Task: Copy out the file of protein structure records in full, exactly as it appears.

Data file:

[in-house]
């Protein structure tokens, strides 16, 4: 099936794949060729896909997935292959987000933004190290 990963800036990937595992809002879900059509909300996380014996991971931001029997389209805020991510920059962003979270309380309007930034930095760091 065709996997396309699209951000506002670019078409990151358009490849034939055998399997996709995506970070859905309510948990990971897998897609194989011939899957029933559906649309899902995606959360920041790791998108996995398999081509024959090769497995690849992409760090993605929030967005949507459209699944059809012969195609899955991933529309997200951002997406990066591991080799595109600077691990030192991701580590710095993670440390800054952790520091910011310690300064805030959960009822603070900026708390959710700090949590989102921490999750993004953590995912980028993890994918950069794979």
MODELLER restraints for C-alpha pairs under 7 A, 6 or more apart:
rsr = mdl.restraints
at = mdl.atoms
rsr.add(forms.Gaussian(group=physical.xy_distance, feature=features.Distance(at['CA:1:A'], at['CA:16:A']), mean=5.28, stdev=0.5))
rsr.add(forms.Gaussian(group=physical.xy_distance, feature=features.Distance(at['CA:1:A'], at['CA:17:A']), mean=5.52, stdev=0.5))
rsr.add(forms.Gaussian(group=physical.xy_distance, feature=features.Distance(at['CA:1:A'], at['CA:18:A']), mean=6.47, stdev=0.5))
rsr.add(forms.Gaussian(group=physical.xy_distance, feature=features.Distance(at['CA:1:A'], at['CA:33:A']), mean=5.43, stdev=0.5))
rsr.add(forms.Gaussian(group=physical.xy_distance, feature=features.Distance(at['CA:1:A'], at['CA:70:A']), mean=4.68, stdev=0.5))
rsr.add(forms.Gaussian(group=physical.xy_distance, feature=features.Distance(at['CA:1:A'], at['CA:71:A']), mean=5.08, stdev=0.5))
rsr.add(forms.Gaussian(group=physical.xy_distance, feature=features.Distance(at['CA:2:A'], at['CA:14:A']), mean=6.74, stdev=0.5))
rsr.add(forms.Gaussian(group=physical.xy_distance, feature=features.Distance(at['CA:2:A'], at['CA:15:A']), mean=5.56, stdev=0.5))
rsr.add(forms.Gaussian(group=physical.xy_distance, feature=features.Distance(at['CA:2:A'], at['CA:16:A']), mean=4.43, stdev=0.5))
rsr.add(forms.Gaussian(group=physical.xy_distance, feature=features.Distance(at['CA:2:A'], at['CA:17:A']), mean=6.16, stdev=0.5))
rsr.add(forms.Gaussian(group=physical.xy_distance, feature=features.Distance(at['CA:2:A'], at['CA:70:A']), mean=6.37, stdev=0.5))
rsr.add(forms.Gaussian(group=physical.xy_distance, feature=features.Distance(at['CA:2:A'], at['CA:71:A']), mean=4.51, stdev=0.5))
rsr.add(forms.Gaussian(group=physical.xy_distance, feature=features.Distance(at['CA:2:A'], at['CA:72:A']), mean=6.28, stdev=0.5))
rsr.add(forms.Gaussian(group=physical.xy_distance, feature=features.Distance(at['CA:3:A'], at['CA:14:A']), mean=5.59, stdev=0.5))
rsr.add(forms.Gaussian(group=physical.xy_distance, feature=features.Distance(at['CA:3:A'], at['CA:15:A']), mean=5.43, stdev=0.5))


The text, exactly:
[in-house]
């Protein structure tokens, strides 16, 4: 099936794949060729896909997935292959987000933004190290 990963800036990937595992809002879900059509909300996380014996991971931001029997389209805020991510920059962003979270309380309007930034930095760091 065709996997396309699209951000506002670019078409990151358009490849034939055998399997996709995506970070859905309510948990990971897998897609194989011939899957029933559906649309899902995606959360920041790791998108996995398999081509024959090769497995690849992409760090993605929030967005949507459209699944059809012969195609899955991933529309997200951002997406990066591991080799595109600077691990030192991701580590710095993670440390800054952790520091910011310690300064805030959960009822603070900026708390959710700090949590989102921490999750993004953590995912980028993890994918950069794979």
MODELLER restraints for C-alpha pairs under 7 A, 6 or more apart:
rsr = mdl.restraints
at = mdl.atoms
rsr.add(forms.Gaussian(group=physical.xy_distance, feature=features.Distance(at['CA:1:A'], at['CA:16:A']), mean=5.28, stdev=0.5))
rsr.add(forms.Gaussian(group=physical.xy_distance, feature=features.Distance(at['CA:1:A'], at['CA:17:A']), mean=5.52, stdev=0.5))
rsr.add(forms.Gaussian(group=physical.xy_distance, feature=features.Distance(at['CA:1:A'], at['CA:18:A']), mean=6.47, stdev=0.5))
rsr.add(forms.Gaussian(group=physical.xy_distance, feature=features.Distance(at['CA:1:A'], at['CA:33:A']), mean=5.43, stdev=0.5))
rsr.add(forms.Gaussian(group=physical.xy_distance, feature=features.Distance(at['CA:1:A'], at['CA:70:A']), mean=4.68, stdev=0.5))
rsr.add(forms.Gaussian(group=physical.xy_distance, feature=features.Distance(at['CA:1:A'], at['CA:71:A']), mean=5.08, stdev=0.5))
rsr.add(forms.Gaussian(group=physical.xy_distance, feature=features.Distance(at['CA:2:A'], at['CA:14:A']), mean=6.74, stdev=0.5))
rsr.add(forms.Gaussian(group=physical.xy_distance, feature=features.Distance(at['CA:2:A'], at['CA:15:A']), mean=5.56, stdev=0.5))
rsr.add(forms.Gaussian(group=physical.xy_distance, feature=features.Distance(at['CA:2:A'], at['CA:16:A']), mean=4.43, stdev=0.5))
rsr.add(forms.Gaussian(group=physical.xy_distance, feature=features.Distance(at['CA:2:A'], at['CA:17:A']), mean=6.16, stdev=0.5))
rsr.add(forms.Gaussian(group=physical.xy_distance, feature=features.Distance(at['CA:2:A'], at['CA:70:A']), mean=6.37, stdev=0.5))
rsr.add(forms.Gaussian(group=physical.xy_distance, feature=features.Distance(at['CA:2:A'], at['CA:71:A']), mean=4.51, stdev=0.5))
rsr.add(forms.Gaussian(group=physical.xy_distance, feature=features.Distance(at['CA:2:A'], at['CA:72:A']), mean=6.28, stdev=0.5))
rsr.add(forms.Gaussian(group=physical.xy_distance, feature=features.Distance(at['CA:3:A'], at['CA:14:A']), mean=5.59, stdev=0.5))
rsr.add(forms.Gaussian(group=physical.xy_distance, feature=features.Distance(at['CA:3:A'], at['CA:15:A']), mean=5.43, stdev=0.5))